Well I don't think that I've seen Elvis with just the core Imposter band and no "gimmicks" in quite a while and tonight was far more of a stripped back rock 'n' roll show without the wheel, leather clad female support act, big TV, go-go cages, tales from the road etc. For some reason this was billed as part of an Americana Weekend but apart from playing "Brilliant Mistake" with its opening line "He thought he was the King Of America" it had nowt to do with the concept.
Coming on to a Suicide track as a nod to the late Alan Vega, the band stated their intent with what would usually be a set closer — a thrashy "Pump It Up" as EC's guitar slowly came up in the mix (you had one job….) followed by "Big Tears" which was originally the B-side of that single. I like to think that was just for us nasty little trainspotters as was "Mood For Moderns" returning to the live stage after 26 years reminding us of it pop fabulousness.
Hardly any duplication for the set he had played just two months before — no "Alison," "Can't Stand Up" and certainly no "Jimmie's Standing in the Rain" and there was no hat either. His lengthiest speeches were reserved for new songs "American Mirror" and "Face In The Crowd" from a new project and very fine they are too.
Bassist Davey Faragher kept it tight but loose, Pete Thomas may have regretted his alleged dissing of EC's slower tempo in Bruce Thomas's latest memoir as he was given a right workout particularly on "No Action" but as ever, Professor Steve Nieve, dressed like a Droog going for a job interview is the man with all the gifts via his keyboard jungle. Whether it be on organ, grand piano, Vox Continental or Theremin he adds the colour and the drama to the songs whether it be true menace to "Pills And Soap," bubbly synth for "Green Shirt" or deep fathoms of pathos to "Shipbuilding."
Yes, he played "the song the band hates, that I hate but you seem to like" with Pete Thomas clutching at his head in horror as Elvis sings about "she is the face that I can't forget" but we also got a nice little country interlude of "Tonight The Bottle Let Me Down" and "Sweet Dreams."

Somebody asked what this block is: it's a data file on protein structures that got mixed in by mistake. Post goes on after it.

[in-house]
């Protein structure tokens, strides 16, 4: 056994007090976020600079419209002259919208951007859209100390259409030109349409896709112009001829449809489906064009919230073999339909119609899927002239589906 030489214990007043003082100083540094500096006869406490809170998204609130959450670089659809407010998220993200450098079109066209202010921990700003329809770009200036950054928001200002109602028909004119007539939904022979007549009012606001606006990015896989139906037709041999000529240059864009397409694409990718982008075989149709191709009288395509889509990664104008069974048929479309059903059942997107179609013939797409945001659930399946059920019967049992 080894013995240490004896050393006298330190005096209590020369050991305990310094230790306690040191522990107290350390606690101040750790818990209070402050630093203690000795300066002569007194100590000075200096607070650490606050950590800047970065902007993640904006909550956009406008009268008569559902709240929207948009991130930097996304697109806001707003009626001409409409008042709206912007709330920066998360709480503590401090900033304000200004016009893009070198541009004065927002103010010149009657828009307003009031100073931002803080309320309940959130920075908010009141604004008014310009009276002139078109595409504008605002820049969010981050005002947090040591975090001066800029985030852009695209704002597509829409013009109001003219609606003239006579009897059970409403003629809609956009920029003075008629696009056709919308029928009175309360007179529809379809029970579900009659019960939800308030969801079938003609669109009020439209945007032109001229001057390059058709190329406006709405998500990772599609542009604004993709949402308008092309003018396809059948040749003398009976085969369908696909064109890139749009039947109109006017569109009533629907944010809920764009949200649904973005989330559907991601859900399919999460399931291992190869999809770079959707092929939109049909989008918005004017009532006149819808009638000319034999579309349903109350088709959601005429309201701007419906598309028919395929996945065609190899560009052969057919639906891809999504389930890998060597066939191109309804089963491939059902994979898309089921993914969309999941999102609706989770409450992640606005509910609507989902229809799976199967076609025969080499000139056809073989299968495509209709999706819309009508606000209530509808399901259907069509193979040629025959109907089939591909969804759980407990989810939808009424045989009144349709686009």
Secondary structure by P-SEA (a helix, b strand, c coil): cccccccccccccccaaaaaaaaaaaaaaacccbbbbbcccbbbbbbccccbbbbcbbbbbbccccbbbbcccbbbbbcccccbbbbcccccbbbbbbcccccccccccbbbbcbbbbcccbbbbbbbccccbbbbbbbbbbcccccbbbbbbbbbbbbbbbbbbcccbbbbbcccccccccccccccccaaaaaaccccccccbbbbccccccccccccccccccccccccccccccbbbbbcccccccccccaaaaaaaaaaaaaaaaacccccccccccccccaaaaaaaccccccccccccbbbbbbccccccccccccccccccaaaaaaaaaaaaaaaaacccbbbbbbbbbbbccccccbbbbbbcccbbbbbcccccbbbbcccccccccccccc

As I said no real chat, a few asides about the state of the world — Trump, Brexit and the horror but his song choices may well have done the job for him. He has been rolling out "Night Rally," Armed Forces warning against the rise of fascism in the late 70's but tonight we got "Sunday's Best" and not just because it was. Its opening salvo "Times are tough for English babies / Send the army and the navy / Beat up strangers who talk funny / Take their greasy foreign money" was a warning from history.
The end of the show brought us "Oliver's Army," "Chelsea" and "Peace, Love & Understanding" but this was anything but a crowd pleasing set. Dropping in bombs like "Alibi" and a rockin' cover of "Polythene Pam" made for a much edgier night than expected — long live the king!
A more of a mix of ages and sexes than the usual aging men in fade tour T shirts. Funnily enough there was some fisticuffs threatened between those who wanted to stand up and those who were for falling / sitting down but it never got further than handbags at dawn.
It made me think..
I've been to see Elvis coming on for 30 odd times now and there were perhaps two bad nights in all those as he continues to shuffle his talent and interests in such a way that you feel that you're seeing something fresh. Although I could do with never hearing "Deep Dark Truthful Mirror" again.